6 Ways to Get Motivated to Exercise, Even If You Hate It
These days, with people spending more time at home (and on the couch), it can be harder than ever to get motivated to work out. But, research tells us it’s so important to try to get in at least 30 minutes of movement a day. So, what can you do to motivate yourself? Here are six surefire ways to get your body moving.
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Believe it or not, what you wear for the act of working out can be a huge motivator. “Make your workout outfit something fun,” recommends Connecticut-based Certified Personal Trainer Jolene Ballard. “If you get yourself some new clothes that you really like, it’ll give you a little extra pep in your step. When you look your best, you feel your best.” Make sure that what you choose to wear is conducive to the type of movement you’ll be doing—for example, running may require different attire than yoga—and that it’s comfortable and not too constraining.
Preparation is the key to success. Anything you can do ahead of time to make it easier for yourself to exercise in the moment can help. Try laying out your clothes for your morning workout the night before, or even sleeping in your workout clothes like Kim Kendrick in Albany, New York does, so you’re ready for exercise as soon as you wake up.
“I usually work out right after work, so on those days, I wear a sports bra and workout tank under my regular clothes, so all I need to change are my pants and shoes,” says Kelly Lynch, who also lives in Albany, New York.
While prepping any necessary gear is helpful, so is staying fueled. “I prep all my meals for the week on Sunday with a meal plan, and that includes pre- and post-workout ones,” says Marisa Caprera in Schenectady, New York. You can also plan your workouts for the week in advance, and schedule them right on your calendar, so you’ll be more likely to stick to the plan.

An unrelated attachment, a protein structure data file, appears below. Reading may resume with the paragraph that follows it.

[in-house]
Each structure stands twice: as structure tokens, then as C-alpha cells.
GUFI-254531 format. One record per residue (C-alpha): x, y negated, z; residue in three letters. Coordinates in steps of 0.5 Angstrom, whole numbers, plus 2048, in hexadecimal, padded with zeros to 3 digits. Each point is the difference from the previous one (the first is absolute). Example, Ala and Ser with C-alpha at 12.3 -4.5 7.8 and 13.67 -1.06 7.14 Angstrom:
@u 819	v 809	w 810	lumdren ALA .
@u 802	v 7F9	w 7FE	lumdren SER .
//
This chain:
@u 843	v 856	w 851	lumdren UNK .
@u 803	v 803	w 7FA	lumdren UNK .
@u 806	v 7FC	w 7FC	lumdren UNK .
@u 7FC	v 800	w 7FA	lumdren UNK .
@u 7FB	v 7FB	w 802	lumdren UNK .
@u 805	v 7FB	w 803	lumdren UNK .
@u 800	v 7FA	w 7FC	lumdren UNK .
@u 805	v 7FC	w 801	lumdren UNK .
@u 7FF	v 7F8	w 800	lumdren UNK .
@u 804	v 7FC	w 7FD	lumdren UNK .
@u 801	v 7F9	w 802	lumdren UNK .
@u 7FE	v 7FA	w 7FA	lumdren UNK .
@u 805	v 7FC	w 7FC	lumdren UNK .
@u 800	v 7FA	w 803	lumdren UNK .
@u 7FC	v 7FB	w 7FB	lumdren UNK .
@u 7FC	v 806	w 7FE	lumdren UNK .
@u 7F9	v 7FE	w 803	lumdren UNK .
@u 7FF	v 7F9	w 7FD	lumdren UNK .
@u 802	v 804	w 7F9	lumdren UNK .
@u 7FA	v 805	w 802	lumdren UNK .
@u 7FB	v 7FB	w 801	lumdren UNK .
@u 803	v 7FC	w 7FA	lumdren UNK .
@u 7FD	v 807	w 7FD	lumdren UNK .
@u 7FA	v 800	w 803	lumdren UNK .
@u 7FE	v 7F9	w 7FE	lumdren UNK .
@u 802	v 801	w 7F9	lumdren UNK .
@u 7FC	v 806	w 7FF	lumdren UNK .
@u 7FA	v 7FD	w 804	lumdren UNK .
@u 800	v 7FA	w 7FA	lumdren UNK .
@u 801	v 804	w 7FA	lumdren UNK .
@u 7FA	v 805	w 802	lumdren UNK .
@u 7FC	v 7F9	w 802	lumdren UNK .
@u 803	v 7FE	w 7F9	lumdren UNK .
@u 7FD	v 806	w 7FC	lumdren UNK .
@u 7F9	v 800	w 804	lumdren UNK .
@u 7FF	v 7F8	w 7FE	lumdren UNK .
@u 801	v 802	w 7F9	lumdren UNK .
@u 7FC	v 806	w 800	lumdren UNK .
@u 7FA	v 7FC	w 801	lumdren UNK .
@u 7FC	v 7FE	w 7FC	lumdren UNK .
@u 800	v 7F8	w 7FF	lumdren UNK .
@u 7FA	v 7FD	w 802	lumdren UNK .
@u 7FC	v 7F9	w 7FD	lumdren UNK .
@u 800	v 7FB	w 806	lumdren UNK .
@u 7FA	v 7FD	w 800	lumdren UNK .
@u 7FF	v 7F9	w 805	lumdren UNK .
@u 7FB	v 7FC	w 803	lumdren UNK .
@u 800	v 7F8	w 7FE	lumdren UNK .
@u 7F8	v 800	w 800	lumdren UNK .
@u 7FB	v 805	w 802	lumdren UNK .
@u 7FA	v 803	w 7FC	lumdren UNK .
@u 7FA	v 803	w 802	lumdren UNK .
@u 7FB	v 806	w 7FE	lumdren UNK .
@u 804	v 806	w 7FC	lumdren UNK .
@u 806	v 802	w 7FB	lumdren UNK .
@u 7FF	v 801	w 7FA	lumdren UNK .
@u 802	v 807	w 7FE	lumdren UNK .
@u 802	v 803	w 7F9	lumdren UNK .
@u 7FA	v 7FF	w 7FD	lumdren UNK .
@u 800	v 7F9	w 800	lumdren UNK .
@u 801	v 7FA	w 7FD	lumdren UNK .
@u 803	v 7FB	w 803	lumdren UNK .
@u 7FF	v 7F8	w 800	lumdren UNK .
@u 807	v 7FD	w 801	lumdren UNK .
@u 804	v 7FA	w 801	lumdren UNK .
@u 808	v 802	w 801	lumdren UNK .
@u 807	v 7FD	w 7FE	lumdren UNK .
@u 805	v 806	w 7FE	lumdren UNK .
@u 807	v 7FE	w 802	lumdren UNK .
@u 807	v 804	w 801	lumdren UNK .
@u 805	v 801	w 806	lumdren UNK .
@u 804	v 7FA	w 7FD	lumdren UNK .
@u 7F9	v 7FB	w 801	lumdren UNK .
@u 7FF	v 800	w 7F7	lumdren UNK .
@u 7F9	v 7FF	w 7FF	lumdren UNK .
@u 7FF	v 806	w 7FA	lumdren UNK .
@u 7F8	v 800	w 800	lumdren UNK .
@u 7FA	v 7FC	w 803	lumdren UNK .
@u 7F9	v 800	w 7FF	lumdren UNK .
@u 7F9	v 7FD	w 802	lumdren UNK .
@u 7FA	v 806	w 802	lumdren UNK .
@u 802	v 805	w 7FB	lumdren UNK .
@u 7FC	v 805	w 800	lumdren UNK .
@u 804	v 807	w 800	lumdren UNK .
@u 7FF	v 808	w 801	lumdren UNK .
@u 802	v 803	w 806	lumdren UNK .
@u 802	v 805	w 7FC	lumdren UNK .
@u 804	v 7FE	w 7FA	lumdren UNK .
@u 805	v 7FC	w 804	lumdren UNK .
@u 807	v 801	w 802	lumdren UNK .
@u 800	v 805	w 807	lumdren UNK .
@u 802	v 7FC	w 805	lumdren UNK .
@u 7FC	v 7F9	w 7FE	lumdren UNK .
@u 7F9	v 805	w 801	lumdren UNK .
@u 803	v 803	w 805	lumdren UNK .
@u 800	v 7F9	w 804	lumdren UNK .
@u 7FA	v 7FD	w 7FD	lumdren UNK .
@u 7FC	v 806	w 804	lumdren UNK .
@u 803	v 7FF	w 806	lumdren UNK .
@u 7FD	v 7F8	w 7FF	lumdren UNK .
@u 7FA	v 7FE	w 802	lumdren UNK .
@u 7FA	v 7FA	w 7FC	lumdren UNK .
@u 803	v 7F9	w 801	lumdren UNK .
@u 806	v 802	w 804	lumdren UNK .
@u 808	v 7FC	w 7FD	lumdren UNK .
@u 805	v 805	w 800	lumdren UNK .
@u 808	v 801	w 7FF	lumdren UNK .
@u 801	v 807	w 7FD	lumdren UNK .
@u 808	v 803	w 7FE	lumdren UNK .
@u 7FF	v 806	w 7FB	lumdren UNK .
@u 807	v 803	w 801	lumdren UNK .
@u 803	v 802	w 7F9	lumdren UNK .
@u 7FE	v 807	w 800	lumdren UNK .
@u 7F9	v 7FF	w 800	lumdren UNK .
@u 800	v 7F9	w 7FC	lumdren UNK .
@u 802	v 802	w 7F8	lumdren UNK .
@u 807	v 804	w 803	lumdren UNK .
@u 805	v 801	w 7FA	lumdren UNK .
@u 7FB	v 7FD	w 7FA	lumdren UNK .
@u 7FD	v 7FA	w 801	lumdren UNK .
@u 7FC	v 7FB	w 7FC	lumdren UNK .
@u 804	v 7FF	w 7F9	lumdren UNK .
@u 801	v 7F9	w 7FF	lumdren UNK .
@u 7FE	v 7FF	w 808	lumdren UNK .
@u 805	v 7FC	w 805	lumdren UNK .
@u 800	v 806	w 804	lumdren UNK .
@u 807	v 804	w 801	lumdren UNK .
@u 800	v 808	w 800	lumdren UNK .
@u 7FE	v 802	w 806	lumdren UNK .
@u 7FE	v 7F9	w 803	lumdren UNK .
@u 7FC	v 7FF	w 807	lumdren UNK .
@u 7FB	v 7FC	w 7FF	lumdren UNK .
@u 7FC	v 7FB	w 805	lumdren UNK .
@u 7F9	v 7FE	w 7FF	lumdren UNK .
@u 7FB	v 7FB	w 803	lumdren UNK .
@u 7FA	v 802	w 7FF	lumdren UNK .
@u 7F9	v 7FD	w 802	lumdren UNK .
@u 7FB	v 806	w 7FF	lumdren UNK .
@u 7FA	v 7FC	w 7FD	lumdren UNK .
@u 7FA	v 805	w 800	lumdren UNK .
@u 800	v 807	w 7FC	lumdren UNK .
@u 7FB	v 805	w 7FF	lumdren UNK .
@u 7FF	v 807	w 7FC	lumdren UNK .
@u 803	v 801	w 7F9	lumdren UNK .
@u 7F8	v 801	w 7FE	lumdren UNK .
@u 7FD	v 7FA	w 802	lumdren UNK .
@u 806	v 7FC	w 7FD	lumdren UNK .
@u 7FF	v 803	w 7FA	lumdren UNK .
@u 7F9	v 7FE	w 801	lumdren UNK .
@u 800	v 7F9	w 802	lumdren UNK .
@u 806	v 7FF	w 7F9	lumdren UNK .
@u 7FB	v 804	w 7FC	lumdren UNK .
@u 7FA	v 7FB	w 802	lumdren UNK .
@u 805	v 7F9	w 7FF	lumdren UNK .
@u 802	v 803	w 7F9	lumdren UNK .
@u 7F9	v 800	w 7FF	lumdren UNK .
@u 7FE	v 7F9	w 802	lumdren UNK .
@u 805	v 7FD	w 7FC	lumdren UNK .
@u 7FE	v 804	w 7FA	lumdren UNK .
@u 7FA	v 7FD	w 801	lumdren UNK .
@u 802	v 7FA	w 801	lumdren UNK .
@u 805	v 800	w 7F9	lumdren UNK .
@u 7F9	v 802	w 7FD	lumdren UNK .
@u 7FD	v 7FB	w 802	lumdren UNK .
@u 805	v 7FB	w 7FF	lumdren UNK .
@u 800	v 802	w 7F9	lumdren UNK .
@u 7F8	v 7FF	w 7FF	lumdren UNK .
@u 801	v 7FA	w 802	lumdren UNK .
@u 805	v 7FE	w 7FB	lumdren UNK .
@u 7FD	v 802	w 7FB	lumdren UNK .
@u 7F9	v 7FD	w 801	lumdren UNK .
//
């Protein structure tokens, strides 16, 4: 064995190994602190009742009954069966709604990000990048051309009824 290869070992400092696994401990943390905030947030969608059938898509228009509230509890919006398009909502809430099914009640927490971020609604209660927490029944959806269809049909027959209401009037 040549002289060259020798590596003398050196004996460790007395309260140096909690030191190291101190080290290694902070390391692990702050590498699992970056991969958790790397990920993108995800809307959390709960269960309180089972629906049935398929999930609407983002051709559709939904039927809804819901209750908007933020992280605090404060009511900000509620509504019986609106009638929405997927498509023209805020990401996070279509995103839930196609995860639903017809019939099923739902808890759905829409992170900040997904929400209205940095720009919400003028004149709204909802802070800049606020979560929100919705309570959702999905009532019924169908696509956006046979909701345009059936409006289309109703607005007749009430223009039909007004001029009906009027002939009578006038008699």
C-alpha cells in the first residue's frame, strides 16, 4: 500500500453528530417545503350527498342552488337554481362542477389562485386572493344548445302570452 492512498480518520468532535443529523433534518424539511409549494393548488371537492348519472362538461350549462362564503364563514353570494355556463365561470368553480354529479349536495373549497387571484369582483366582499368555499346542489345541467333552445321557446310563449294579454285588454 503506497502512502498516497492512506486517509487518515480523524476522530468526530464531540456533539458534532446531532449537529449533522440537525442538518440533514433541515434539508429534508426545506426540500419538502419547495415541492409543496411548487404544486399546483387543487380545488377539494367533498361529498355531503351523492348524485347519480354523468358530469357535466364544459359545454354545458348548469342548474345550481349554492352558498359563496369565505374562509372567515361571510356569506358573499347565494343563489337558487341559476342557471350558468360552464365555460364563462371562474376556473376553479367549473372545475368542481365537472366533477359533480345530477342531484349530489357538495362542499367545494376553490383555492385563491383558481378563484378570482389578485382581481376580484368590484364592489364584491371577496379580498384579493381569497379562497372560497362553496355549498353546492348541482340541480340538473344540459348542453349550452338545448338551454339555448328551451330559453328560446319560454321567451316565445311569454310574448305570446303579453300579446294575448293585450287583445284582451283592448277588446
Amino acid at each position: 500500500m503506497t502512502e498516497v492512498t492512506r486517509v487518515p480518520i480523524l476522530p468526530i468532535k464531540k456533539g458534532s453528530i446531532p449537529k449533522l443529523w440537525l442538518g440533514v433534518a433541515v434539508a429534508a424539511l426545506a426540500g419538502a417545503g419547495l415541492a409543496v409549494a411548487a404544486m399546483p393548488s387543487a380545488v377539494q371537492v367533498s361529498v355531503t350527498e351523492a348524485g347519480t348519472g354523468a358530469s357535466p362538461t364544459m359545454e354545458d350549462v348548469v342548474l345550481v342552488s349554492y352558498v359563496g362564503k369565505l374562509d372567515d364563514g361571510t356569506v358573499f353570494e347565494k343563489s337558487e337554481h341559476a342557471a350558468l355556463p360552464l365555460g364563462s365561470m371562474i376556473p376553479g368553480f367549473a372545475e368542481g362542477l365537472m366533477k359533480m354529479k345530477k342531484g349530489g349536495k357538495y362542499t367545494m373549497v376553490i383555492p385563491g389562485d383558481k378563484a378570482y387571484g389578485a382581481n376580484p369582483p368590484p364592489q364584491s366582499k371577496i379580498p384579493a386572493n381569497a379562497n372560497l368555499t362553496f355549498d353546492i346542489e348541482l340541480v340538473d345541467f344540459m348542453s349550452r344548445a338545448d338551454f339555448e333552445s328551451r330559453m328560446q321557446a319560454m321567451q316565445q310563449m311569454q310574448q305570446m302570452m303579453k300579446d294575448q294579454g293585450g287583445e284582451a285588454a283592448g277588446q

The Great Outdoors
Many people get into an exercise rut because they’re tired of doing the same old routine. Feel free to mix it up, which may mean getting out of the gym or your home and being active elsewhere.
“Hike with your pup, explore a nature trail, ride a bike to your favorite destination, or go for a jog on the beach,” suggests Ballard. “Exercise can happen anywhere!”
Elizabeth DeRobertis, a registered dietitian in Scarsdale, New York, agrees that spending quality time with a pet can be a huge motivator. “So many of my patients have adopted dogs during the pandemic and increased their steps automatically!” she says. “It’s a great way to feel less isolated, get a new companion, and get more exercise in an enjoyable way.”
Money can be a huge motivator. DeRobertis says there are a number of fitness apps that literally pay you to stay on track. “StepBet, Sweatcoin, and myWalgreens Health Goals are just a few options,” she says.
You may also be inspired to stick with your workouts if you’re raising money for charity, so sign up for a 5K fundraiser, suggests Ballard. “It’s like a double way to feel good: doing something for yourself, as well as for others.”
A workout buddy can help hold you accountable for showing up for walks, runs, or fitness classes. If you’re social distancing, you may have to find more creative ways to stay in touch, such as video calls. Amber Browning-Coyle in New York City says if she didn’t have her daily FaceTime date with a friend, she’d never commit to hopping on her Peloton bike. “It doesn’t matter if you’re in a different state, just set a time and schedule a date with a friend to simultaneously exercise and catch up,” suggests DeRobertis. “You can both go for a walk outside, or even walk the mall.” Spending time with a friend may make the whole workout feel more enjoyable and help make the time go faster.
Aimee Majoros-Cook in Salem, New York, says she works out solo, but texts a friend each and every day to share what she’s done. “I’m so excited to share my workouts with her, that it makes me want to do even more the next day,” says Majoros-Cook.
Don’t have a friend who wants to commit? You may consider paying for a Zoom or in-person session with a personal trainer once a week, which is also a great way to stay on track.
Watching our favorite shows on the various streaming services is now commonplace, but it doesn’t have to happen while sitting on your couch. “I reward myself with the treat of watching trashy TV shows while working out. It’s something I look forward to,” says New York City Yoga Instructor Crystal Fenton.
“In my opinion, if you have time to watch TV, you have time to work out,” agrees DeRobertis. “So, by combining the two, you’ll make sure it gets done.” She suggests stashing workout gear, like small weights or exercise bands, next to or near the TV, so it’s ready to go whenever you are.
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